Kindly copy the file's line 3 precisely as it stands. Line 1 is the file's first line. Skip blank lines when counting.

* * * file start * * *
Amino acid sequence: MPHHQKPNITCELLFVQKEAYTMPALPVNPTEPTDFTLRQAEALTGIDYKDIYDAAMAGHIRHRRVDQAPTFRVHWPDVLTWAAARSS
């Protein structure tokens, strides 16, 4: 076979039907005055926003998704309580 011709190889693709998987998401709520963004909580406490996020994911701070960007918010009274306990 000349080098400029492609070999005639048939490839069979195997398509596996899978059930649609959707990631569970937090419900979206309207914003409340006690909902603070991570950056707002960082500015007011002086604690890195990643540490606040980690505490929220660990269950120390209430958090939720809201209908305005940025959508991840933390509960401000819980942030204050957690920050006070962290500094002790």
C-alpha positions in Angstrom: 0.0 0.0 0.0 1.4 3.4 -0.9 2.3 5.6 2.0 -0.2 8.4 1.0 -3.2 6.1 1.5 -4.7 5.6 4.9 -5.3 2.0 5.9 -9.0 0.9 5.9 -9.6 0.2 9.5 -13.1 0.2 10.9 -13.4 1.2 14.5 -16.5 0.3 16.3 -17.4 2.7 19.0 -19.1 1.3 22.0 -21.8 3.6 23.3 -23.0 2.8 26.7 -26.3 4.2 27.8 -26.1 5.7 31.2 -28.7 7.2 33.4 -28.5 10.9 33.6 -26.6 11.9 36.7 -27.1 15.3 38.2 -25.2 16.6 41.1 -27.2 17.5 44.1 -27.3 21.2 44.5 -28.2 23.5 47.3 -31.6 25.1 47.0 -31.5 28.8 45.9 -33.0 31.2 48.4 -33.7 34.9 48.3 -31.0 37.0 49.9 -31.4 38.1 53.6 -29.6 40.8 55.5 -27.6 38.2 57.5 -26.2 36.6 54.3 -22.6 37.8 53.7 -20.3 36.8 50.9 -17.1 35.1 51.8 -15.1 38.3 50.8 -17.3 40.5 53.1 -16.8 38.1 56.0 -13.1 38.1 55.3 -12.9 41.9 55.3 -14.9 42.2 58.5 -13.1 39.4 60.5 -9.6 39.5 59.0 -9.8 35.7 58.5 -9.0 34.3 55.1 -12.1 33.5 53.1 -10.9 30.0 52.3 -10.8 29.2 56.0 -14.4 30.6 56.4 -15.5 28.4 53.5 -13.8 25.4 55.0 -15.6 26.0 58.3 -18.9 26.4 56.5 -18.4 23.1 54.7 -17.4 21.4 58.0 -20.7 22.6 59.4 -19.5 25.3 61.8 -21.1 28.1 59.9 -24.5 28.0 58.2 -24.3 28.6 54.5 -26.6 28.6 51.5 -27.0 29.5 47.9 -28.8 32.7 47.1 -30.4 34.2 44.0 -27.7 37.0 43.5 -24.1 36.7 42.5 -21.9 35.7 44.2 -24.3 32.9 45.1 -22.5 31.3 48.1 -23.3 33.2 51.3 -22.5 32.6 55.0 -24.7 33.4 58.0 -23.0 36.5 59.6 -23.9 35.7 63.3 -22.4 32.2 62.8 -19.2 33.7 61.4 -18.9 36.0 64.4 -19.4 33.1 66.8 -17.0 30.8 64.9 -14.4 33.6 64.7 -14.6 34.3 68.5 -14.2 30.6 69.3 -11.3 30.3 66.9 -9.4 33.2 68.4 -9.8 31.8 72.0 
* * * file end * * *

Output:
C-alpha positions in Angstrom: 0.0 0.0 0.0 1.4 3.4 -0.9 2.3 5.6 2.0 -0.2 8.4 1.0 -3.2 6.1 1.5 -4.7 5.6 4.9 -5.3 2.0 5.9 -9.0 0.9 5.9 -9.6 0.2 9.5 -13.1 0.2 10.9 -13.4 1.2 14.5 -16.5 0.3 16.3 -17.4 2.7 19.0 -19.1 1.3 22.0 -21.8 3.6 23.3 -23.0 2.8 26.7 -26.3 4.2 27.8 -26.1 5.7 31.2 -28.7 7.2 33.4 -28.5 10.9 33.6 -26.6 11.9 36.7 -27.1 15.3 38.2 -25.2 16.6 41.1 -27.2 17.5 44.1 -27.3 21.2 44.5 -28.2 23.5 47.3 -31.6 25.1 47.0 -31.5 28.8 45.9 -33.0 31.2 48.4 -33.7 34.9 48.3 -31.0 37.0 49.9 -31.4 38.1 53.6 -29.6 40.8 55.5 -27.6 38.2 57.5 -26.2 36.6 54.3 -22.6 37.8 53.7 -20.3 36.8 50.9 -17.1 35.1 51.8 -15.1 38.3 50.8 -17.3 40.5 53.1 -16.8 38.1 56.0 -13.1 38.1 55.3 -12.9 41.9 55.3 -14.9 42.2 58.5 -13.1 39.4 60.5 -9.6 39.5 59.0 -9.8 35.7 58.5 -9.0 34.3 55.1 -12.1 33.5 53.1 -10.9 30.0 52.3 -10.8 29.2 56.0 -14.4 30.6 56.4 -15.5 28.4 53.5 -13.8 25.4 55.0 -15.6 26.0 58.3 -18.9 26.4 56.5 -18.4 23.1 54.7 -17.4 21.4 58.0 -20.7 22.6 59.4 -19.5 25.3 61.8 -21.1 28.1 59.9 -24.5 28.0 58.2 -24.3 28.6 54.5 -26.6 28.6 51.5 -27.0 29.5 47.9 -28.8 32.7 47.1 -30.4 34.2 44.0 -27.7 37.0 43.5 -24.1 36.7 42.5 -21.9 35.7 44.2 -24.3 32.9 45.1 -22.5 31.3 48.1 -23.3 33.2 51.3 -22.5 32.6 55.0 -24.7 33.4 58.0 -23.0 36.5 59.6 -23.9 35.7 63.3 -22.4 32.2 62.8 -19.2 33.7 61.4 -18.9 36.0 64.4 -19.4 33.1 66.8 -17.0 30.8 64.9 -14.4 33.6 64.7 -14.6 34.3 68.5 -14.2 30.6 69.3 -11.3 30.3 66.9 -9.4 33.2 68.4 -9.8 31.8 72.0 